Fun need not cost a fortune
Published on June 4th, 2018
Our sport (and the media) does a disservice when the bright lights are primarily aimed at the latest and greatest designs. There are many ways to enjoy sailing competition, so rather than promote only the shiniest new boat and prove how costly we can make the sport, Jim Gretzky reminds us that racing need not break the bank.
Rather than buying high and riding the depreciation curve, the active competition in the Twelve Metre Class is proving that fun need not cost a fortune. The competitive life of a boat is measured in decades, not years.
The boats have maintained their value and their structural integrity due in part to a very challenging yet stable rule and commonsense standards of construction. These are boats that were exceedingly well built to the highest standards and perhaps most importantly, a common and consistent standard.
It is not uncommon to pick up a twelve that was sitting forgotten and forlorn in the back lot of a boat yard and bring them her back into the competitive ranks. We have done this twice, first with Victory’83 and then with Defender.
Victory’83 re-splashed in 2008 and won the Worlds the following year against a very competitive fleet of Modern Division Twelves; her win came 25 years after her first Worlds win in 1984! Fun Fact: In both events she had the same bowman – Jerry Kirby.
Last year, Defender went sailing for the first time in 23 years after suitable upgrades and refitting. Starting the season with some hand-me-down sails from her stablemate Victory’83, she had a great season including a win under IRC in the New York Yacht Club’s Queen’s Cup. Fitted with new sails for the North Americans along with a new rudder, she came out flying and finished second to Challenge Twelve – another boat that sat on the hard only to get a new career under with a new Owner.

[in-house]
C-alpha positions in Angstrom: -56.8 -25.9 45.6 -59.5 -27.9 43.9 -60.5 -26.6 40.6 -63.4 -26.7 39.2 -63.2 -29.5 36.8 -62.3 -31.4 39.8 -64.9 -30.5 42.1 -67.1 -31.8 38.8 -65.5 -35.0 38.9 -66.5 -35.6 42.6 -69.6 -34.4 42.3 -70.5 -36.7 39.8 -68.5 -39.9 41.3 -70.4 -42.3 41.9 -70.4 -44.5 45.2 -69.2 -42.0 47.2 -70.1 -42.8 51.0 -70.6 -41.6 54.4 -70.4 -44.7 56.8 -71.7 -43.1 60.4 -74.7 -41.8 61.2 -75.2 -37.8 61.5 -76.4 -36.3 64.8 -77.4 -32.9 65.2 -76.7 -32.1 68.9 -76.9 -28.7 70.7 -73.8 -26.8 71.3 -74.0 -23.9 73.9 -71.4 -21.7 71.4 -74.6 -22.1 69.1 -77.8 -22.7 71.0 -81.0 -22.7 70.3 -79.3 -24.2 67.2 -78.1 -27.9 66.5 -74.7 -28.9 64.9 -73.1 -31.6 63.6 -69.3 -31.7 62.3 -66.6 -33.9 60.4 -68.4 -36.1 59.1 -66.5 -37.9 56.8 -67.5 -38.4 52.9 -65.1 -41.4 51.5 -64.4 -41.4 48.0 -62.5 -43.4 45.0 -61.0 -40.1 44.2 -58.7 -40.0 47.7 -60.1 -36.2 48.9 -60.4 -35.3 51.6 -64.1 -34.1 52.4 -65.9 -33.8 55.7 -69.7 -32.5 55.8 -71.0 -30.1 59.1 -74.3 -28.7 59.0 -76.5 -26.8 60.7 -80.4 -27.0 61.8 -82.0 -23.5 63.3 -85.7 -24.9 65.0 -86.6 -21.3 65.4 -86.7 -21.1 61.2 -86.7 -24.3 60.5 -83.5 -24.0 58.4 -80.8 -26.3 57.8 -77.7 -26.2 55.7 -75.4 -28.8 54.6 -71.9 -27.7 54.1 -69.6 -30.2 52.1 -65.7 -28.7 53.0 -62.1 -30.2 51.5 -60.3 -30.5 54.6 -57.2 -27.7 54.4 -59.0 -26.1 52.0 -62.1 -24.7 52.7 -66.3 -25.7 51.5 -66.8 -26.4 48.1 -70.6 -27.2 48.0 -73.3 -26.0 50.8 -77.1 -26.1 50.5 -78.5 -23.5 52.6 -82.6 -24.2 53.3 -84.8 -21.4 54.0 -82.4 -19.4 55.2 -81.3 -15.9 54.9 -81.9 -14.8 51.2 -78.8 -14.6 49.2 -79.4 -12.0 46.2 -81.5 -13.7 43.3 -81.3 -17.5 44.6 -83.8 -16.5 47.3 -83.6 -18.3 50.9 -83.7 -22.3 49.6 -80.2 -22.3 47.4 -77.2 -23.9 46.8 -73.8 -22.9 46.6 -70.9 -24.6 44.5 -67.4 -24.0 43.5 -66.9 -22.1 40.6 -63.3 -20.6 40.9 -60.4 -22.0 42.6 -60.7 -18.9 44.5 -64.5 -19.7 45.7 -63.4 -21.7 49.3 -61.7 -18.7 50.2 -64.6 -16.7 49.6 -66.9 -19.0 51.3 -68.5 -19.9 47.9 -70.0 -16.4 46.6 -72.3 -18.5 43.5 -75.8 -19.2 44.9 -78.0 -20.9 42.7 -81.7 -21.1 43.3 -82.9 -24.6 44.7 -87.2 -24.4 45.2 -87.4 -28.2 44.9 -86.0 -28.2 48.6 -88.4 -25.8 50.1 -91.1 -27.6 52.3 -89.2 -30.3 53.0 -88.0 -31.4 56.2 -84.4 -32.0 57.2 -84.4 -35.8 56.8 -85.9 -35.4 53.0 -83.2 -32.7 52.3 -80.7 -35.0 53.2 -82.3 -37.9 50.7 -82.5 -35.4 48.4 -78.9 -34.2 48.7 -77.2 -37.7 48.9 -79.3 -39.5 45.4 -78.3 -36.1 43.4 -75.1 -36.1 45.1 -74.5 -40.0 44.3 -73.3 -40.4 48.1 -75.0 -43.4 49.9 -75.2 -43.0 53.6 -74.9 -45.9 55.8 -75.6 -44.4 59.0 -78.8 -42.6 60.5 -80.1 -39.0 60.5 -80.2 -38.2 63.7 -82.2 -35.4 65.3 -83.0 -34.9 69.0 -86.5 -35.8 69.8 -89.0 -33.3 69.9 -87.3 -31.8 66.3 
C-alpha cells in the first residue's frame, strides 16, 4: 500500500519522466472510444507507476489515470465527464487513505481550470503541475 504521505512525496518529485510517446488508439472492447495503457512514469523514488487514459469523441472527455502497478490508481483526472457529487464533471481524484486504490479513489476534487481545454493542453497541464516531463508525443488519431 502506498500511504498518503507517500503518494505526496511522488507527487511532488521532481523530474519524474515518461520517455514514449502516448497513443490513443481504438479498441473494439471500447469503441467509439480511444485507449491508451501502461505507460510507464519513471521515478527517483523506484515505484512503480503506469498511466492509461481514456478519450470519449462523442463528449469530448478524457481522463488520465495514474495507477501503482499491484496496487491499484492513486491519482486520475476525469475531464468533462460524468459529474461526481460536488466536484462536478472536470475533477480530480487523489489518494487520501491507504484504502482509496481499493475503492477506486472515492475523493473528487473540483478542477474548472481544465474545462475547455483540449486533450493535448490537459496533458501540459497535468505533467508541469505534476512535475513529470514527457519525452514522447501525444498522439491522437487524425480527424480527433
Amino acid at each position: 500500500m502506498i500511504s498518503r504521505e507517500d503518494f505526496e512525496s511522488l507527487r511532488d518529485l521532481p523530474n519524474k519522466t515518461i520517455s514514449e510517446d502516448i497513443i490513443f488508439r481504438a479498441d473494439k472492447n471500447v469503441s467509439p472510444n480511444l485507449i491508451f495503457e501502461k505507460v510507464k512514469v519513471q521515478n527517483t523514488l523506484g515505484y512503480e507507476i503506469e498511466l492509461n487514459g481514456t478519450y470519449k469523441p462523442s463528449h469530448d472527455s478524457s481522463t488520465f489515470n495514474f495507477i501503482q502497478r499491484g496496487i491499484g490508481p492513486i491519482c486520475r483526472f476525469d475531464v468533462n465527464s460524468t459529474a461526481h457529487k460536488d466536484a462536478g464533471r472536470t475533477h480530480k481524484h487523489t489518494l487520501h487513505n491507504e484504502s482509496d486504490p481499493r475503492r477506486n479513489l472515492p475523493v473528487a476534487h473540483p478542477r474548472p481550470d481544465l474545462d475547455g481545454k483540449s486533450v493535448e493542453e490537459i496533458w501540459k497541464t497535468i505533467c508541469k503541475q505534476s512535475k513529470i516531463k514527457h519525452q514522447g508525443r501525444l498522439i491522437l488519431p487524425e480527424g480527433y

Used Twelves are available across the price point spectrum, ranging from fully modernized yachts like Victory to project boats of many different eras. The most expensive boat still lags behind the used TP52 and annual budgets lag even further. We have a very deep sail inventory on Victory but the metre boat rig geometry, coupled with proper care and handling, have the life of our sails measured in seasons not hours.
Now let’s get to the meat of the discussion: Competition! The Twelve Metre Class is growing again as new owners have discovered the Twelves and the outstanding value and competition that they offer. I admit to bias but there is something truly special about a crowded starting line of Twelves – all fully powered up and charging to windward.
The Class will have the 2019 World Championships in Newport (USA) as part of a full docket of events and the fleet is looking at 25-30 boats with yachts representing the many different eras of the Class and coming from the far reaches. Owner drivers are the norm in the Class and in particular, the Modern Division which represents the heyday of the Class in the Newport era of the America’s Cup.
Sailing a Twelve is on many sailor’s bucket list but interestingly, once they get on board, they want to come back. These are fun yet demanding boats to sail and everyone has a job rather than sitting on the rail. Crews can have a long competitive run in the Class:
The Newport fleet can boast of the some of the most recognizable names in the sport like Kenny and Brad Read, Mike Toppa, Richie Boyd, Gary Jobson, Robbie Doyle, Randy Shore, and many more. Crews split their time between the grand prix classes and the Twelves. As we saw in social media in recent years, everyone loves the iconic twelves! Come join the Fun!